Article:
Speaking of Reed, she was rather forward in her affections with Alfred, but why not? It's a romance with a timer to it, and both are having fun, something Daisy is scandalized by. There may be something brewing between Alfred and Daisy, but it doesn't look like it will come along easily.
Elsewhere Downstairs, Mrs. Patmore and Mrs. Hughes team up in a perhaps unlikely alliance (but then again who else would Hughes turn to?) to battle Mrs. Hughes' medical woes together. Mrs. Hughes is devastating in the way she stoically handles the news, which makes her occasional breakdown about it all the harder to bear. Mrs. Patmore is a good humorous foil for the dire situation, which is probably not made any better by that quack Dr. Clarkson. What's worse too is that Mrs. Hughes doesn't feel yet that she can confide in Carson, which is sad. Their friendship of mutual admiration and light ribbing is one of the show's best, and for him to admit at the end that though he's been "a bit crabby, but I am on your side" was beautiful.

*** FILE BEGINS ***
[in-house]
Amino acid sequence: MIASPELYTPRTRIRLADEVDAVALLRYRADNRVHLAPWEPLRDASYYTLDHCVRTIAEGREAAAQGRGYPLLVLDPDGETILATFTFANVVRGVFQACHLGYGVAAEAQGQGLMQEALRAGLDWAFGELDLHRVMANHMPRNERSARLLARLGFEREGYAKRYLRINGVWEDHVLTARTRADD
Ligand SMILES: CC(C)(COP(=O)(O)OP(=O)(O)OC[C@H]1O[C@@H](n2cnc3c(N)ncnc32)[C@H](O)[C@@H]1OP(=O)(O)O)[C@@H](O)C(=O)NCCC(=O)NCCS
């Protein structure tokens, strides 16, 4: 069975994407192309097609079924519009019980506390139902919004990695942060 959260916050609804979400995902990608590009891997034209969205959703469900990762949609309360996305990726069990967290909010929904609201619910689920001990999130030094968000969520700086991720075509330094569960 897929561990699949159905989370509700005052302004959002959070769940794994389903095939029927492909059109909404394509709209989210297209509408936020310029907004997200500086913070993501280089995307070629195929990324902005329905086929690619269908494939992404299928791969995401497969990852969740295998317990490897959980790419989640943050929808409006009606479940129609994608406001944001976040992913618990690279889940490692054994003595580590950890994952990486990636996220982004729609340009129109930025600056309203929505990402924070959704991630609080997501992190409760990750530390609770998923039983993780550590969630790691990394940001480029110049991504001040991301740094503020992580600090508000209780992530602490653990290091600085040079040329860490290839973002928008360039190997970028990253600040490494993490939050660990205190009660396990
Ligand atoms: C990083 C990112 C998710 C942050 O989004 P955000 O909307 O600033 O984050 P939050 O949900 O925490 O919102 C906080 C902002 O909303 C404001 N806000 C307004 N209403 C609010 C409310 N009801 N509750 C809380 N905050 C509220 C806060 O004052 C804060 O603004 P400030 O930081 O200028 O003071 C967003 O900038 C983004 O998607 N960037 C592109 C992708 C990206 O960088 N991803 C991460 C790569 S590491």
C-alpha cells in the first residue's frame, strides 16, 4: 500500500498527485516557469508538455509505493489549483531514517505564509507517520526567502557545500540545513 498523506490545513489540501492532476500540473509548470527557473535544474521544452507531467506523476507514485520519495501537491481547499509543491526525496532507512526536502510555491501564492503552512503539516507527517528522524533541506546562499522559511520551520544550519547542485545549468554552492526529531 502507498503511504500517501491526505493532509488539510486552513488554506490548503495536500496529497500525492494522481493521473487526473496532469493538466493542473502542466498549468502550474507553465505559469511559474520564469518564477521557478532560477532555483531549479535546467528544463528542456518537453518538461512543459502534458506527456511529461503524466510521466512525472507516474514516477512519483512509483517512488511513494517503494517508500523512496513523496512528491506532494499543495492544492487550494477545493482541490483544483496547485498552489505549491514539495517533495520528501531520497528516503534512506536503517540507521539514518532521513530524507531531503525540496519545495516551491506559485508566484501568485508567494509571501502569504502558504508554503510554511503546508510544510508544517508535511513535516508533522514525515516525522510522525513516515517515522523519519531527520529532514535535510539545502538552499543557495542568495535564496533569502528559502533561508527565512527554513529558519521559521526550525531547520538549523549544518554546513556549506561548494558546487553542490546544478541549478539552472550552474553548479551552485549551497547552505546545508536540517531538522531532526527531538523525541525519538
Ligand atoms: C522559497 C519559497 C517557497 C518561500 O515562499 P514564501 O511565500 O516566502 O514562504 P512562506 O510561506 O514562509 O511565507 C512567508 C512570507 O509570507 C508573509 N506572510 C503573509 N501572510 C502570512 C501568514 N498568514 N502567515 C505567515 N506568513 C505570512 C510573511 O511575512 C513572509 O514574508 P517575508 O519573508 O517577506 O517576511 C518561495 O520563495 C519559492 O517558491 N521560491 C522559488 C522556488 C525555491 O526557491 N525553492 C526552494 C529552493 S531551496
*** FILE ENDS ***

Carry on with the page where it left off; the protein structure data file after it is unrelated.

The weak point in the show remains with Bates, which is curious since he and Anna were its brightest spot in the first season. But somewhere Bates travelled over to the set of HBO's "Oz," or a scared-straight documentary. On Twitter there was the comment "Bates scenes = bathroom time, right?" and it's all too true. As much as I like Anna and am mildly interested in her new career as Sherlock Jr., there is nothing about Bates or his imprisonment that means anything. It's not a commentary on prisons or about the times ... nothing. Useless.